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Wednesday, 5 June, 2002, 14:01 GMT 15:01 UK
Queen's English reigns in business
Jimmy Nail as Oz in Auf Wiedersehen Pet
Jimmy Nail: His accent "has a lot to answer for"
Geordies are seen as the least likely to get ahead in business, according to new research looking at regional accents.

People with a Tyneside accent are perceived as less than successful than their better-spoken counterparts, by one-in-five businessmen.

And the Liverpool lilt is seen as the least trustworthy with Scousers considered to be less hardworking and reliable.

The survey - carried out by the Aziz Corporation - found that almost a third of UK directors think that a strong regional accent is a disadvantage in business


If Geordies are seen are the most honest, but don't get on in business, then what does that say about business?

Sid Waddell, darts commentator

Khalid Aziz, chairman of the Aziz Corporation, told BBC Radio Newcastle: "In terms of success in business the Geordie accent comes out right at the bottom.

"In terms of associating it with honesty, it comes right out at the top which is why there is a lot of call centres in that neck of the woods.

"The accent that is really bad was the Scouse accent which comes at the bottom of practically everything, particularly in terms of honesty.

"It is unfortunate and is clearly a stereotype."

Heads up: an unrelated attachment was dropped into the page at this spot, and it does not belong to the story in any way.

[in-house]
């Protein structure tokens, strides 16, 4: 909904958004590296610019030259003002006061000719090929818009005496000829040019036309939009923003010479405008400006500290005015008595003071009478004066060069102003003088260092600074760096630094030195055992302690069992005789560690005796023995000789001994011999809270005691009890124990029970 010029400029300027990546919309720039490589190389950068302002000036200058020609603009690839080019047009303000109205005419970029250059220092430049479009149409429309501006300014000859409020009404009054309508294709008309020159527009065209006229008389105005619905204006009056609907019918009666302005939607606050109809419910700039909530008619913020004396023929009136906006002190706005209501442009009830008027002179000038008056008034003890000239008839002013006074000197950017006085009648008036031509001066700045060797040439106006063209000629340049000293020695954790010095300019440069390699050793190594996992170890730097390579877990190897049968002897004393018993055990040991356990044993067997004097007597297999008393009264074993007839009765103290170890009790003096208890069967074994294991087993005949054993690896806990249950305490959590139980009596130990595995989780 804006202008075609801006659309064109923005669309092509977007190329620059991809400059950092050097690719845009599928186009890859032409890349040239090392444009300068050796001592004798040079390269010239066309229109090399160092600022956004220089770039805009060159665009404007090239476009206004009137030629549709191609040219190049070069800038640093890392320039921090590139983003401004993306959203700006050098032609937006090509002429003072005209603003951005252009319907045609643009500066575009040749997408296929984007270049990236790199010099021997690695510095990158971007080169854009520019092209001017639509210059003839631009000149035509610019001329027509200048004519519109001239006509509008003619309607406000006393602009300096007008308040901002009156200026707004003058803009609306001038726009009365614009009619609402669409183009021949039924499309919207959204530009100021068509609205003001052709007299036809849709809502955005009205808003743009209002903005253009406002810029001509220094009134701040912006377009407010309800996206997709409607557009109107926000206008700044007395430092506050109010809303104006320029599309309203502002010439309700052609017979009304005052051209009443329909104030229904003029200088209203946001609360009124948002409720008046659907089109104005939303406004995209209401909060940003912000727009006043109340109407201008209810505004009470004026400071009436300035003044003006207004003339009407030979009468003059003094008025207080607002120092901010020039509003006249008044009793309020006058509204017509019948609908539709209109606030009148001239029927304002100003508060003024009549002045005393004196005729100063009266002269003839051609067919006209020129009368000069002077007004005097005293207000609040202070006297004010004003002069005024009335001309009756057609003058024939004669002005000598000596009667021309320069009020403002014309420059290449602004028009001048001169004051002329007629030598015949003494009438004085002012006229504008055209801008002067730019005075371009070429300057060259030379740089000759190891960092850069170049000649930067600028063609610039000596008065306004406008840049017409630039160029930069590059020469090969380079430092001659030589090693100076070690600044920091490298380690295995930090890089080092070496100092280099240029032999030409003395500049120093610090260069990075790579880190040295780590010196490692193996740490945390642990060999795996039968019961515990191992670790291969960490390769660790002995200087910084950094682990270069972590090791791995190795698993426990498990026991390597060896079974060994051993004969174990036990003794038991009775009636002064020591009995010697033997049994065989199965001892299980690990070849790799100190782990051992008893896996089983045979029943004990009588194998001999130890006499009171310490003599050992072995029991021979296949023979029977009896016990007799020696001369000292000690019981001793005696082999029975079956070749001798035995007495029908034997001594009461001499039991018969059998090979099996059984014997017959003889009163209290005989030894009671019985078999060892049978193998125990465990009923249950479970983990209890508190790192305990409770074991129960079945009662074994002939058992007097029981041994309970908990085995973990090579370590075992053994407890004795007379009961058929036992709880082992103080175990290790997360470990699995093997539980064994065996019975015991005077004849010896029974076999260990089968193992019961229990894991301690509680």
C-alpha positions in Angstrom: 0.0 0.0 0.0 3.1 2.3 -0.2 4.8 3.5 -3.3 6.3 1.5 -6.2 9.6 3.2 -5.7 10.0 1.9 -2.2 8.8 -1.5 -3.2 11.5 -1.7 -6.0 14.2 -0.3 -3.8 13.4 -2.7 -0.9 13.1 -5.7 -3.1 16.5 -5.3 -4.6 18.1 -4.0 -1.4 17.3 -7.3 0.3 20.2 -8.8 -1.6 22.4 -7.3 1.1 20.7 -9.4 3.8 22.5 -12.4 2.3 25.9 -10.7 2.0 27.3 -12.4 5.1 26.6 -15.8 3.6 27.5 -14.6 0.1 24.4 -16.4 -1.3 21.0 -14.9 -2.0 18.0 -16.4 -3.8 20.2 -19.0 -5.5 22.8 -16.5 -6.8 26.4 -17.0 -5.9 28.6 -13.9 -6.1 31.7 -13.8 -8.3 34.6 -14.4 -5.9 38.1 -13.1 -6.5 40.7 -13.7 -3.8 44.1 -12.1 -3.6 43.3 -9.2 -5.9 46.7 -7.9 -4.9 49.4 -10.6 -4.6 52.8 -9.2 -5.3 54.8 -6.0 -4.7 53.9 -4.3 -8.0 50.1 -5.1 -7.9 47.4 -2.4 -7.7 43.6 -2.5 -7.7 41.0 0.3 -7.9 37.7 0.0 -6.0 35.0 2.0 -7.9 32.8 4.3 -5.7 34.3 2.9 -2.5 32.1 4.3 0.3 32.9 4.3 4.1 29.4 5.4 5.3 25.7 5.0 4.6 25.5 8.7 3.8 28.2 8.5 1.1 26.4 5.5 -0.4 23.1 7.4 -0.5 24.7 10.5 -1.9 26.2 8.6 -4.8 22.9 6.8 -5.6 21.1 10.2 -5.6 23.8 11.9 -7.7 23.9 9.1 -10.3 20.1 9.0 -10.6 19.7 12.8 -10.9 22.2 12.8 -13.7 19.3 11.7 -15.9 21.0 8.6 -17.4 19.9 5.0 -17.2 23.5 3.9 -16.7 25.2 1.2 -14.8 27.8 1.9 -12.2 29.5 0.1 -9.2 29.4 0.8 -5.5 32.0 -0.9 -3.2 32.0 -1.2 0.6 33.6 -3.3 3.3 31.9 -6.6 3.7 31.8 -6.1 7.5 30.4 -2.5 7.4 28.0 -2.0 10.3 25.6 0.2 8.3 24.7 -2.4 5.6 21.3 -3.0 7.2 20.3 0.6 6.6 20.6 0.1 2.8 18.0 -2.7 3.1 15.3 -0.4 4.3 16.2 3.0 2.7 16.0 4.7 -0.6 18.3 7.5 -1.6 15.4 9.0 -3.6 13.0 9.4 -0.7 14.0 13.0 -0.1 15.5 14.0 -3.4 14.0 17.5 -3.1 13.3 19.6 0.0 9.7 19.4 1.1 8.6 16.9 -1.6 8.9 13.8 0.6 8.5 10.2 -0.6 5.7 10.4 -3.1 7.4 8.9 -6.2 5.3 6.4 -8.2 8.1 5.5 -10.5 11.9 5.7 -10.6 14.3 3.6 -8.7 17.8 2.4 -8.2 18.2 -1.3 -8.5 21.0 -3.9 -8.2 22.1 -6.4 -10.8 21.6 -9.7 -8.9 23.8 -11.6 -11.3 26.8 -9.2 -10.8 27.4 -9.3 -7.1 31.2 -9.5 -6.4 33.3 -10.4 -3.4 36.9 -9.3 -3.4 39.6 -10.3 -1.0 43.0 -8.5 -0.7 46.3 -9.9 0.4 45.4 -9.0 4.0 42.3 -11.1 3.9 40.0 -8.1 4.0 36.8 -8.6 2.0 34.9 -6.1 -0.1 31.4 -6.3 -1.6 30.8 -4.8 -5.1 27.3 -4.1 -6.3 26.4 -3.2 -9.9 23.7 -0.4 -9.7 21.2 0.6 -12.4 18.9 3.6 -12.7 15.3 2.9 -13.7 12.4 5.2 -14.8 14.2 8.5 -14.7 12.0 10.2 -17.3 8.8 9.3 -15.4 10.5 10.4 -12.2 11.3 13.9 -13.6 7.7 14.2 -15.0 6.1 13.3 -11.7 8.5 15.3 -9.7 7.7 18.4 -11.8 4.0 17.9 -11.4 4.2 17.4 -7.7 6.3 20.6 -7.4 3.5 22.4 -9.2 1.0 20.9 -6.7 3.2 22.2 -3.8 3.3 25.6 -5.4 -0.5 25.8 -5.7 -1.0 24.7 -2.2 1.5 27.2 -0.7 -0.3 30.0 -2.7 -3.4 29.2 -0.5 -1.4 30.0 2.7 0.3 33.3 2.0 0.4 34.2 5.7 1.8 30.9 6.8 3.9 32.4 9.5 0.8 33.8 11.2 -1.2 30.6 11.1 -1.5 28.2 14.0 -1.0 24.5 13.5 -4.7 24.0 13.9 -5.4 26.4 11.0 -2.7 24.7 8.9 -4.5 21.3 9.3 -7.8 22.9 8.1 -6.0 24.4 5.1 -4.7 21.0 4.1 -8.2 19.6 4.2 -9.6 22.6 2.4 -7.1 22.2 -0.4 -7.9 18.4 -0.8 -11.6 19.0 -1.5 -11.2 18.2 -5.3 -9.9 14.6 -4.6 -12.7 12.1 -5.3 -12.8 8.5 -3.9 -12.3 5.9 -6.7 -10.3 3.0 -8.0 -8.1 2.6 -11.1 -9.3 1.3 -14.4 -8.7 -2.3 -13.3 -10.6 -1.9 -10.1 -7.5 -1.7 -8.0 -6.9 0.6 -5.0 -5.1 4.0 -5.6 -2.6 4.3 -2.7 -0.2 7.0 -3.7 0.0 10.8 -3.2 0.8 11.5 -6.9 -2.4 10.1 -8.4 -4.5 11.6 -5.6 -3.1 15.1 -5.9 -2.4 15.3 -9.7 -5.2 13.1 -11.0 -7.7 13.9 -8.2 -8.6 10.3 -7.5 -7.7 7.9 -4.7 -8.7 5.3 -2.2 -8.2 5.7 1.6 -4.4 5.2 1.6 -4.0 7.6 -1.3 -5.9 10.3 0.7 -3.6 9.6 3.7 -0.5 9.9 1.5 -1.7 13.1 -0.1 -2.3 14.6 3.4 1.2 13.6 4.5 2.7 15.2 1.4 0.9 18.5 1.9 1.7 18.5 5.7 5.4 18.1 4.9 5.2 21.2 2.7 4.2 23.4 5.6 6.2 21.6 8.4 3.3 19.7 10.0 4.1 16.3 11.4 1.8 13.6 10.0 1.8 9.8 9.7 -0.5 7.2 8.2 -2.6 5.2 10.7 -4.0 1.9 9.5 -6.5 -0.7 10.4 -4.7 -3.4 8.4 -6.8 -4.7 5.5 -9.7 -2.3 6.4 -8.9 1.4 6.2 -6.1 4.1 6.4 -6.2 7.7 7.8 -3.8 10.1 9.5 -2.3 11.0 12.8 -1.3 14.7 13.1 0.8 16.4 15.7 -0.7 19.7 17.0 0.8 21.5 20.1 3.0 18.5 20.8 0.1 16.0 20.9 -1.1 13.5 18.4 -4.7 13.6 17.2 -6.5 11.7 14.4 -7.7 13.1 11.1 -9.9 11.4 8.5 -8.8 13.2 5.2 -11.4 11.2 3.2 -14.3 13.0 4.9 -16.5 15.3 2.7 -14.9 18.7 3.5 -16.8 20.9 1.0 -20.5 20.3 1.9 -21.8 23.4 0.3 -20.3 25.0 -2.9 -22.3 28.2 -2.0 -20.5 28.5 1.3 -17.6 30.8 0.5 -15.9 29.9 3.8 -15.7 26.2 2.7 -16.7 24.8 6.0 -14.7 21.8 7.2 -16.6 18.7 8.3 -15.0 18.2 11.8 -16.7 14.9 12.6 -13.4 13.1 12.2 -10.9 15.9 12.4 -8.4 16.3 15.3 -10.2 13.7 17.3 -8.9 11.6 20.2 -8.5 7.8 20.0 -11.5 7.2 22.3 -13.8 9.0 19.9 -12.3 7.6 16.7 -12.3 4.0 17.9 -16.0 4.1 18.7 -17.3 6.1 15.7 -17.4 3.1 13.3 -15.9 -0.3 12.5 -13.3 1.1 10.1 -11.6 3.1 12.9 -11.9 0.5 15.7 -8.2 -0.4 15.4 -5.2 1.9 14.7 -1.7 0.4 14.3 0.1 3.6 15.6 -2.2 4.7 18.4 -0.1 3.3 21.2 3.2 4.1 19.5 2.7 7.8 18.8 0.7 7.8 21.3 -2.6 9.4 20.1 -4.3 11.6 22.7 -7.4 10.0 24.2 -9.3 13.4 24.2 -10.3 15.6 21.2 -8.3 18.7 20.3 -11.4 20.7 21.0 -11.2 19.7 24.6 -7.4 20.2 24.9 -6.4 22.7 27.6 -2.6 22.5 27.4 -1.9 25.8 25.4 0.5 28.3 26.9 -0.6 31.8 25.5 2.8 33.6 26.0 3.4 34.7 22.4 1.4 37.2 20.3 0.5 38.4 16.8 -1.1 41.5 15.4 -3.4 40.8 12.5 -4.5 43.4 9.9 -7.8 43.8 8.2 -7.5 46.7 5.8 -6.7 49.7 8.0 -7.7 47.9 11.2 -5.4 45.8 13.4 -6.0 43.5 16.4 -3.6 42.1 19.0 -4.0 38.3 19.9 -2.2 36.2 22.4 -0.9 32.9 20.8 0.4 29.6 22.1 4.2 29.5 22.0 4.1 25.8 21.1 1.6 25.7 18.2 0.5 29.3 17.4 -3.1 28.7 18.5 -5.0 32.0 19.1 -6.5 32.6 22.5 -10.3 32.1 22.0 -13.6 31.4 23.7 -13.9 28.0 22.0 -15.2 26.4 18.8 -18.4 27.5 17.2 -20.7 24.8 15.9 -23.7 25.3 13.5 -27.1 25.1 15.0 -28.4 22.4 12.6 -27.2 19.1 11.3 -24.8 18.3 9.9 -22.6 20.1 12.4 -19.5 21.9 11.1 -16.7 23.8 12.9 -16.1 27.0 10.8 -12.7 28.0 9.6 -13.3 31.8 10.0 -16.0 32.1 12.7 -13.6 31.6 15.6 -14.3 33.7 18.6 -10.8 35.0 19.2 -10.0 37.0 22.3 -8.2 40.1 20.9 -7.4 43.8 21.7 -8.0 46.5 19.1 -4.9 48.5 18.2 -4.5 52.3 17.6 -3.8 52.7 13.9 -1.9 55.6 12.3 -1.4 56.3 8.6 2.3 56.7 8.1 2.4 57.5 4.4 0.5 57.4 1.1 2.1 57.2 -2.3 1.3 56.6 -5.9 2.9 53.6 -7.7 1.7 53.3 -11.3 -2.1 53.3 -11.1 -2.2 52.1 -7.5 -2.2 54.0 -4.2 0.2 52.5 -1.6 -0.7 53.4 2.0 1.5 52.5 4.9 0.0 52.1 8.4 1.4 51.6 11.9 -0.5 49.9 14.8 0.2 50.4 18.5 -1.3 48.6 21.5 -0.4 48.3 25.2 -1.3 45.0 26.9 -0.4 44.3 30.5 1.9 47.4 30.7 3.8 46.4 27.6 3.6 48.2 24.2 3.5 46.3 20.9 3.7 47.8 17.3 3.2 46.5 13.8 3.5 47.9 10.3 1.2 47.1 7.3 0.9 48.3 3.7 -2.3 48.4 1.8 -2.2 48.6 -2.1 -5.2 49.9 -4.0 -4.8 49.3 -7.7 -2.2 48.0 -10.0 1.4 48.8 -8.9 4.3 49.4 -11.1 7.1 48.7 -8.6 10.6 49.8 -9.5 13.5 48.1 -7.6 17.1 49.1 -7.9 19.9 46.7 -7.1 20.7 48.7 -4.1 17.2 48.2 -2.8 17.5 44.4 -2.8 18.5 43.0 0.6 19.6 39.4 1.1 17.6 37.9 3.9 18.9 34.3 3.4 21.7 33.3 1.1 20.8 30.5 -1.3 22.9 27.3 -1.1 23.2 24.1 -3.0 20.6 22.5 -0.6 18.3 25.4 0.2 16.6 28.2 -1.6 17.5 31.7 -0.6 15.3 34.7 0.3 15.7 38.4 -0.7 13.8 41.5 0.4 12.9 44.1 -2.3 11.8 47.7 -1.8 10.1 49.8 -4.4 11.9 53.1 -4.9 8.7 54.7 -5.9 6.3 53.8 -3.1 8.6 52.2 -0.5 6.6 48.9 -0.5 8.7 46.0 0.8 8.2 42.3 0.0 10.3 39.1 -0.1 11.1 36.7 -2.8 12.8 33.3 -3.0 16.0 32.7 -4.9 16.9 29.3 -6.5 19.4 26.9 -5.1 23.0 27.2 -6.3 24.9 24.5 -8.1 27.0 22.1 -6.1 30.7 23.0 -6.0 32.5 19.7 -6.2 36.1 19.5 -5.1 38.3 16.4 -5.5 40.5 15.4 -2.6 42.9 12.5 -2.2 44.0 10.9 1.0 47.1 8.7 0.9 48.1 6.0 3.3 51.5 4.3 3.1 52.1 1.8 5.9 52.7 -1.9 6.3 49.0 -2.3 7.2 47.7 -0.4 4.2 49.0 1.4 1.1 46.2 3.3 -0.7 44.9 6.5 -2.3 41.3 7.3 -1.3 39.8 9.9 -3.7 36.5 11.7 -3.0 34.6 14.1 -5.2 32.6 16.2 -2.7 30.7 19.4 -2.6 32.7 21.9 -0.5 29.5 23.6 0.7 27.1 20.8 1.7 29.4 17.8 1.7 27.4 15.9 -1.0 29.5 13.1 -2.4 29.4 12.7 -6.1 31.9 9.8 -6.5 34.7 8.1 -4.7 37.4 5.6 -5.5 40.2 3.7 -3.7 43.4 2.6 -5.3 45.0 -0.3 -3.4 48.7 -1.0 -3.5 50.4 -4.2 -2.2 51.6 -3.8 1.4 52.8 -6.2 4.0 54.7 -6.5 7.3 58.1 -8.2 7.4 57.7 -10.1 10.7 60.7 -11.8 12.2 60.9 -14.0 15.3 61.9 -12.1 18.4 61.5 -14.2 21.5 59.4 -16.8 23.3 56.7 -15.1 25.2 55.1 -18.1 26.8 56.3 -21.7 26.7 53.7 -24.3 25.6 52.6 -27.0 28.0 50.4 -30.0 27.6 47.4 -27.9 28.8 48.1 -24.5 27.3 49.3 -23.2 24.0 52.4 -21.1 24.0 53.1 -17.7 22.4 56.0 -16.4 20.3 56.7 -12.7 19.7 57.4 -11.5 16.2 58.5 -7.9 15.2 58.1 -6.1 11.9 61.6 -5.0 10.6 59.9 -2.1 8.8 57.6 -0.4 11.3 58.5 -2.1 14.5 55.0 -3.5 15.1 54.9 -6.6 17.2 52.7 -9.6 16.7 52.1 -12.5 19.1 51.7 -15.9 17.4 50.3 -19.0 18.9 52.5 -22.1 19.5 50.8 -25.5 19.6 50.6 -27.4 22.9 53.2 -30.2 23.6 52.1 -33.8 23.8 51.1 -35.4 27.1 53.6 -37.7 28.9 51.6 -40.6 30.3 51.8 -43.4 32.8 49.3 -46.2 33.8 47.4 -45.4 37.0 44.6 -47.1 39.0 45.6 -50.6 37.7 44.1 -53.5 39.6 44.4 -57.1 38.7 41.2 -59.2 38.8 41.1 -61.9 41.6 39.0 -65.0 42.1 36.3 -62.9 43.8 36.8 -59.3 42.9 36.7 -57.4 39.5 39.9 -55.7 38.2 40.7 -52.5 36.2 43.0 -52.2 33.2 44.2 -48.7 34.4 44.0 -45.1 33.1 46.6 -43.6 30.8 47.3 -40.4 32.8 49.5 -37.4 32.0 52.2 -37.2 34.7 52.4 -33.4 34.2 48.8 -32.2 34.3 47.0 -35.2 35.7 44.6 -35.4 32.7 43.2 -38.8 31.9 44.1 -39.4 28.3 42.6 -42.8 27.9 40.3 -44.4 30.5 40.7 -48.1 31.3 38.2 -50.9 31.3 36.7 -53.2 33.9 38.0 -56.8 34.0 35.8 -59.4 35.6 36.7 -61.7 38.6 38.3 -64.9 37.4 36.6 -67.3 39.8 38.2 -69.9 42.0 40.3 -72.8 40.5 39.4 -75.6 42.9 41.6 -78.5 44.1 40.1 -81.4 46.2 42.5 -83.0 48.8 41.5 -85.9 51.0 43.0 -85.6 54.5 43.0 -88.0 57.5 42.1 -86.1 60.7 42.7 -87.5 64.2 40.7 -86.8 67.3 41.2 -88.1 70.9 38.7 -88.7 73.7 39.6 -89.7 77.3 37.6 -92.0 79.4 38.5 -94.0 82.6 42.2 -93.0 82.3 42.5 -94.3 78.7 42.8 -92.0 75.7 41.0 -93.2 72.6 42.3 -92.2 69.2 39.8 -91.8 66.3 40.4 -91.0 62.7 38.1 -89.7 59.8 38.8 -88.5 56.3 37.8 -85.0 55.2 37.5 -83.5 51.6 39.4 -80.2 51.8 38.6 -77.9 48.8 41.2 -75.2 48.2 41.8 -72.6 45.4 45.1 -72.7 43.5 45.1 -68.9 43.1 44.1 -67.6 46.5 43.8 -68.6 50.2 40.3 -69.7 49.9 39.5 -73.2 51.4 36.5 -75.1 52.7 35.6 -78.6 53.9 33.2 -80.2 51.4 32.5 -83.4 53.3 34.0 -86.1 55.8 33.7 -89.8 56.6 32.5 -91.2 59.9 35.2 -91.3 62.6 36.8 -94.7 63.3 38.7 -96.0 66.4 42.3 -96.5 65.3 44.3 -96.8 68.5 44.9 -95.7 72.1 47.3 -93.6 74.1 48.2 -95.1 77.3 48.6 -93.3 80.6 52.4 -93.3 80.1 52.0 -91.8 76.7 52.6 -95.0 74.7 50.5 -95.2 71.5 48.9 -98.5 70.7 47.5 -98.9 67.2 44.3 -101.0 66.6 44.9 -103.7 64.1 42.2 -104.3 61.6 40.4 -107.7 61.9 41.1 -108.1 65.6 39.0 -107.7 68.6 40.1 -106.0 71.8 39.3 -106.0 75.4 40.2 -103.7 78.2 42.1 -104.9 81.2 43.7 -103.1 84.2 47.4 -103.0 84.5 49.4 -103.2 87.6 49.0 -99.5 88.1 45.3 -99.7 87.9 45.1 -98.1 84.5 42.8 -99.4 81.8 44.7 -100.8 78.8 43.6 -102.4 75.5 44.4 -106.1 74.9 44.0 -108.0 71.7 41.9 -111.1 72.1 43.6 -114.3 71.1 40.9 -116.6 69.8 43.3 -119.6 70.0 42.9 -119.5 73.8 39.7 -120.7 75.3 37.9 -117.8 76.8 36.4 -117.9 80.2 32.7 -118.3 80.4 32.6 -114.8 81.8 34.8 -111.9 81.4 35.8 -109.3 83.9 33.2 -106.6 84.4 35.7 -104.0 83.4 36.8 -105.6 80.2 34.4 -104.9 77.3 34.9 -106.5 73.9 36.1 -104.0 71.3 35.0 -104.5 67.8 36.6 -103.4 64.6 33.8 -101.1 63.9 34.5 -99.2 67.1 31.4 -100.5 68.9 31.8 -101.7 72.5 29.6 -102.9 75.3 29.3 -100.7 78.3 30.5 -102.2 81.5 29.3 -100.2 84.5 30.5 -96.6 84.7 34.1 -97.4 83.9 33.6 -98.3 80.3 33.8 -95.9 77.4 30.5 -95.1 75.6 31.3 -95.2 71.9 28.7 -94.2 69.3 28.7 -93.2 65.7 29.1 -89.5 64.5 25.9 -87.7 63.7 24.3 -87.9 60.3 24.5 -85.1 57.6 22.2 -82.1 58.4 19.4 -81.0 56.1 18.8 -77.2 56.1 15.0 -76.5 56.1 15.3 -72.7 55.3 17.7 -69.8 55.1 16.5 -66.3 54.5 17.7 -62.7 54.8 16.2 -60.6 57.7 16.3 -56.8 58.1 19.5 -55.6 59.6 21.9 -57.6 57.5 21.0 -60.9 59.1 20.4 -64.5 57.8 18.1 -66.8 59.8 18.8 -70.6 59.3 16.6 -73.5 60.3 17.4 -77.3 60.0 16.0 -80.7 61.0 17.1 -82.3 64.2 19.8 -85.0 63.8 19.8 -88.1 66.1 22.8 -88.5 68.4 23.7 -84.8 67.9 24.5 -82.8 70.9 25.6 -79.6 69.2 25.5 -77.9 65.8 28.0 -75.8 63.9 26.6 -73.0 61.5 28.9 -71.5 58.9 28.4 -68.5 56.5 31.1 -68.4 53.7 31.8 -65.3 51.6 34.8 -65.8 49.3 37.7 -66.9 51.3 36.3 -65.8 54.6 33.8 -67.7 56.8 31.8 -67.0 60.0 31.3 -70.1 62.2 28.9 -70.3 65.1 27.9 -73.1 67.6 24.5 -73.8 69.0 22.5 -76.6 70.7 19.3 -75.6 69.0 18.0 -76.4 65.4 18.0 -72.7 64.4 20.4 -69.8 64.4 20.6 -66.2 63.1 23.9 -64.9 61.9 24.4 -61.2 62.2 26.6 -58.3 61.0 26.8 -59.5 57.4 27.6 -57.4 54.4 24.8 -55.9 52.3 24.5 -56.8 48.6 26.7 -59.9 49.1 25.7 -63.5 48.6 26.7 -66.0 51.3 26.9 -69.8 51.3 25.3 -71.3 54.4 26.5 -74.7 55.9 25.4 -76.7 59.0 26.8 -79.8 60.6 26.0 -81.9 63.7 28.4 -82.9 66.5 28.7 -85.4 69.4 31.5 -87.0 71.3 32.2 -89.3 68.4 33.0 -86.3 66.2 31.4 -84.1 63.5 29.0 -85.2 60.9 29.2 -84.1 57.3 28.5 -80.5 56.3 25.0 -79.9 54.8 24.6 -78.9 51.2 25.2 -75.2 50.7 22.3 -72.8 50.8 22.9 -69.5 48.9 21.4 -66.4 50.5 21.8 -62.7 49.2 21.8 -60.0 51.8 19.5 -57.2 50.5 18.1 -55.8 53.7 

Mr Aziz blamed soap operas such as Brookside and other television programmes like Auf Wiedersehen Pet, for the negative perceptions.

Mild accent

"The Geordie accent is one which is, at one stage, quite gentle, but maybe Jimmy Nail has a lot to answer for."

Referring to the Auf Wiedersehen Pet plot, Mr Aziz said: "It's always a deal that doesn't quite come off, like moving the transporter bridge. In the end it did come off but only subject to being stitched up."

Mr Aziz added that there was a difference between having a mild regional accent compared to a strong one.

He added: "As a nation, we are slightly obsessed with accents and what they tell other people about us - or what they think they tell them.

Stereotypical views

"We would advise individuals to consider softening broad accents - not get rid of them.

"As the survey shows, in some situations a regional accent can be a distinct advantage."

Geordie darts commentator Sid Waddell told BBC Radio Newcastle he had no plans to water-down his thick accent.

"There is a paradox here. If Geordies are seen are the most honest, but don't get on in business, then what does that say about business?

"I think these views are a deeply ensconced stereotype coming from the fact that anyone who speaks with a strong regional accent is thick."

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Sid Waddell speaking to the BBC's Mike Parr
"It's a deeply ensconced stereotype"

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